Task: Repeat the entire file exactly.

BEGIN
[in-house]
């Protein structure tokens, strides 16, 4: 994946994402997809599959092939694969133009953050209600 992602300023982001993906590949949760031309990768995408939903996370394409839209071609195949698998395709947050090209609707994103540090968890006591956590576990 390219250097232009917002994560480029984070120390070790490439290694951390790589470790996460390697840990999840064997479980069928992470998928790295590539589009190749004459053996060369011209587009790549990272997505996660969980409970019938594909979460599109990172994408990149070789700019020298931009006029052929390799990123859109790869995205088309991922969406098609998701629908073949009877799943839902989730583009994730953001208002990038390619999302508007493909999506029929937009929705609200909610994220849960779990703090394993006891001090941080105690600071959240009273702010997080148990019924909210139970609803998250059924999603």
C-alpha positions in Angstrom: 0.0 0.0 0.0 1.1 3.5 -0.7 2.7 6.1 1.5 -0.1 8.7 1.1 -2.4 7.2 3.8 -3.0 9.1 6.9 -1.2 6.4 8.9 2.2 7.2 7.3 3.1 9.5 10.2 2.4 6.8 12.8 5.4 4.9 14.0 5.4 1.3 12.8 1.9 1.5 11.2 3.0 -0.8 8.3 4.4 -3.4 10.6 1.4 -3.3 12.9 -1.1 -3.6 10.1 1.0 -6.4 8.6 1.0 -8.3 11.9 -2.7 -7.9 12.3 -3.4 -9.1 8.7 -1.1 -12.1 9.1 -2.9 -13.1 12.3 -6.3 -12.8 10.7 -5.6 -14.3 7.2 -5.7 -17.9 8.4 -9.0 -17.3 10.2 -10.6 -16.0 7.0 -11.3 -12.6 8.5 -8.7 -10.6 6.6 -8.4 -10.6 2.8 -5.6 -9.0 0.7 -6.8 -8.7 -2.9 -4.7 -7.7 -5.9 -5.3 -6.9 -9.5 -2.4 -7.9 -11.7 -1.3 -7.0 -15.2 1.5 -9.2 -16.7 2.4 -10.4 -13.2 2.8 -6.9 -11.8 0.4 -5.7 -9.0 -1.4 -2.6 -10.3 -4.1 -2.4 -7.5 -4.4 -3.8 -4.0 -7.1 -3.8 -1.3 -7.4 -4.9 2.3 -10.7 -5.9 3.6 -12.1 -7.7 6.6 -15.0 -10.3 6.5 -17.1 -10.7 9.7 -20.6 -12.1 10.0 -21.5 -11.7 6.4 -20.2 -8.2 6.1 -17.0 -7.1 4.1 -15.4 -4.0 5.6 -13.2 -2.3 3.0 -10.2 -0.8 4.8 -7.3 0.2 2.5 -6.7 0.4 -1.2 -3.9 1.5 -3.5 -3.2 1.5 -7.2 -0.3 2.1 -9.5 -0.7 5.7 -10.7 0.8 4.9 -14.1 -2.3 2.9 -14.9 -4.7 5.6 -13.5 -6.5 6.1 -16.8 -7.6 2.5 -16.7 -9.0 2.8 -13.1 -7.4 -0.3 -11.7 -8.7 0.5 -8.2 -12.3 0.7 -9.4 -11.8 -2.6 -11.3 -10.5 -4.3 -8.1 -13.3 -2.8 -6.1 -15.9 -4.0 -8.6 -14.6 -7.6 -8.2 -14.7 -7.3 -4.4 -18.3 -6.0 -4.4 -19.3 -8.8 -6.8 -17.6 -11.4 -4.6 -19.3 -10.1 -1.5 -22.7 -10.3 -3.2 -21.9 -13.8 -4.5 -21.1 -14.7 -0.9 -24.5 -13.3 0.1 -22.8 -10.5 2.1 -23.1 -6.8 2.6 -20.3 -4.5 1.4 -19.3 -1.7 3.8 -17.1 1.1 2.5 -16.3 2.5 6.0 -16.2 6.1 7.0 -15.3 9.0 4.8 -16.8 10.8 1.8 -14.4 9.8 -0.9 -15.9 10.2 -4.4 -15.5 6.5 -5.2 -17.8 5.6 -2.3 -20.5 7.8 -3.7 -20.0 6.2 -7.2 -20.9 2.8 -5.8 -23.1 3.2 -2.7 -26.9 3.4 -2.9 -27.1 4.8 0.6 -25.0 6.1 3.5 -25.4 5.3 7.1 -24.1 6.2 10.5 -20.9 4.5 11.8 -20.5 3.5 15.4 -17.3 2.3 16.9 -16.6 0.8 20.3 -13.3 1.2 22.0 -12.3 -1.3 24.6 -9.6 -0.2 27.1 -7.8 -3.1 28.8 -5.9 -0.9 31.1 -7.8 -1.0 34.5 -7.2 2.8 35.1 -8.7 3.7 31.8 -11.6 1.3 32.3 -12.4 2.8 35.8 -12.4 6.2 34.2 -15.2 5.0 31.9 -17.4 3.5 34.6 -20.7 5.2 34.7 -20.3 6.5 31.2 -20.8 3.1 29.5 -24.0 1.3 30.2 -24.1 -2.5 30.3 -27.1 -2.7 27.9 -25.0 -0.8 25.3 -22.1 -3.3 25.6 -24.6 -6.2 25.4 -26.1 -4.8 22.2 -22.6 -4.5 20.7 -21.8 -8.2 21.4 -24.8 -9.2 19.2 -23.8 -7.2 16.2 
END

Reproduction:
[in-house]
């Protein structure tokens, strides 16, 4: 994946994402997809599959092939694969133009953050209600 992602300023982001993906590949949760031309990768995408939903996370394409839209071609195949698998395709947050090209609707994103540090968890006591956590576990 390219250097232009917002994560480029984070120390070790490439290694951390790589470790996460390697840990999840064997479980069928992470998928790295590539589009190749004459053996060369011209587009790549990272997505996660969980409970019938594909979460599109990172994408990149070789700019020298931009006029052929390799990123859109790869995205088309991922969406098609998701629908073949009877799943839902989730583009994730953001208002990038390619999302508007493909999506029929937009929705609200909610994220849960779990703090394993006891001090941080105690600071959240009273702010997080148990019924909210139970609803998250059924999603």
C-alpha positions in Angstrom: 0.0 0.0 0.0 1.1 3.5 -0.7 2.7 6.1 1.5 -0.1 8.7 1.1 -2.4 7.2 3.8 -3.0 9.1 6.9 -1.2 6.4 8.9 2.2 7.2 7.3 3.1 9.5 10.2 2.4 6.8 12.8 5.4 4.9 14.0 5.4 1.3 12.8 1.9 1.5 11.2 3.0 -0.8 8.3 4.4 -3.4 10.6 1.4 -3.3 12.9 -1.1 -3.6 10.1 1.0 -6.4 8.6 1.0 -8.3 11.9 -2.7 -7.9 12.3 -3.4 -9.1 8.7 -1.1 -12.1 9.1 -2.9 -13.1 12.3 -6.3 -12.8 10.7 -5.6 -14.3 7.2 -5.7 -17.9 8.4 -9.0 -17.3 10.2 -10.6 -16.0 7.0 -11.3 -12.6 8.5 -8.7 -10.6 6.6 -8.4 -10.6 2.8 -5.6 -9.0 0.7 -6.8 -8.7 -2.9 -4.7 -7.7 -5.9 -5.3 -6.9 -9.5 -2.4 -7.9 -11.7 -1.3 -7.0 -15.2 1.5 -9.2 -16.7 2.4 -10.4 -13.2 2.8 -6.9 -11.8 0.4 -5.7 -9.0 -1.4 -2.6 -10.3 -4.1 -2.4 -7.5 -4.4 -3.8 -4.0 -7.1 -3.8 -1.3 -7.4 -4.9 2.3 -10.7 -5.9 3.6 -12.1 -7.7 6.6 -15.0 -10.3 6.5 -17.1 -10.7 9.7 -20.6 -12.1 10.0 -21.5 -11.7 6.4 -20.2 -8.2 6.1 -17.0 -7.1 4.1 -15.4 -4.0 5.6 -13.2 -2.3 3.0 -10.2 -0.8 4.8 -7.3 0.2 2.5 -6.7 0.4 -1.2 -3.9 1.5 -3.5 -3.2 1.5 -7.2 -0.3 2.1 -9.5 -0.7 5.7 -10.7 0.8 4.9 -14.1 -2.3 2.9 -14.9 -4.7 5.6 -13.5 -6.5 6.1 -16.8 -7.6 2.5 -16.7 -9.0 2.8 -13.1 -7.4 -0.3 -11.7 -8.7 0.5 -8.2 -12.3 0.7 -9.4 -11.8 -2.6 -11.3 -10.5 -4.3 -8.1 -13.3 -2.8 -6.1 -15.9 -4.0 -8.6 -14.6 -7.6 -8.2 -14.7 -7.3 -4.4 -18.3 -6.0 -4.4 -19.3 -8.8 -6.8 -17.6 -11.4 -4.6 -19.3 -10.1 -1.5 -22.7 -10.3 -3.2 -21.9 -13.8 -4.5 -21.1 -14.7 -0.9 -24.5 -13.3 0.1 -22.8 -10.5 2.1 -23.1 -6.8 2.6 -20.3 -4.5 1.4 -19.3 -1.7 3.8 -17.1 1.1 2.5 -16.3 2.5 6.0 -16.2 6.1 7.0 -15.3 9.0 4.8 -16.8 10.8 1.8 -14.4 9.8 -0.9 -15.9 10.2 -4.4 -15.5 6.5 -5.2 -17.8 5.6 -2.3 -20.5 7.8 -3.7 -20.0 6.2 -7.2 -20.9 2.8 -5.8 -23.1 3.2 -2.7 -26.9 3.4 -2.9 -27.1 4.8 0.6 -25.0 6.1 3.5 -25.4 5.3 7.1 -24.1 6.2 10.5 -20.9 4.5 11.8 -20.5 3.5 15.4 -17.3 2.3 16.9 -16.6 0.8 20.3 -13.3 1.2 22.0 -12.3 -1.3 24.6 -9.6 -0.2 27.1 -7.8 -3.1 28.8 -5.9 -0.9 31.1 -7.8 -1.0 34.5 -7.2 2.8 35.1 -8.7 3.7 31.8 -11.6 1.3 32.3 -12.4 2.8 35.8 -12.4 6.2 34.2 -15.2 5.0 31.9 -17.4 3.5 34.6 -20.7 5.2 34.7 -20.3 6.5 31.2 -20.8 3.1 29.5 -24.0 1.3 30.2 -24.1 -2.5 30.3 -27.1 -2.7 27.9 -25.0 -0.8 25.3 -22.1 -3.3 25.6 -24.6 -6.2 25.4 -26.1 -4.8 22.2 -22.6 -4.5 20.7 -21.8 -8.2 21.4 -24.8 -9.2 19.2 -23.8 -7.2 16.2 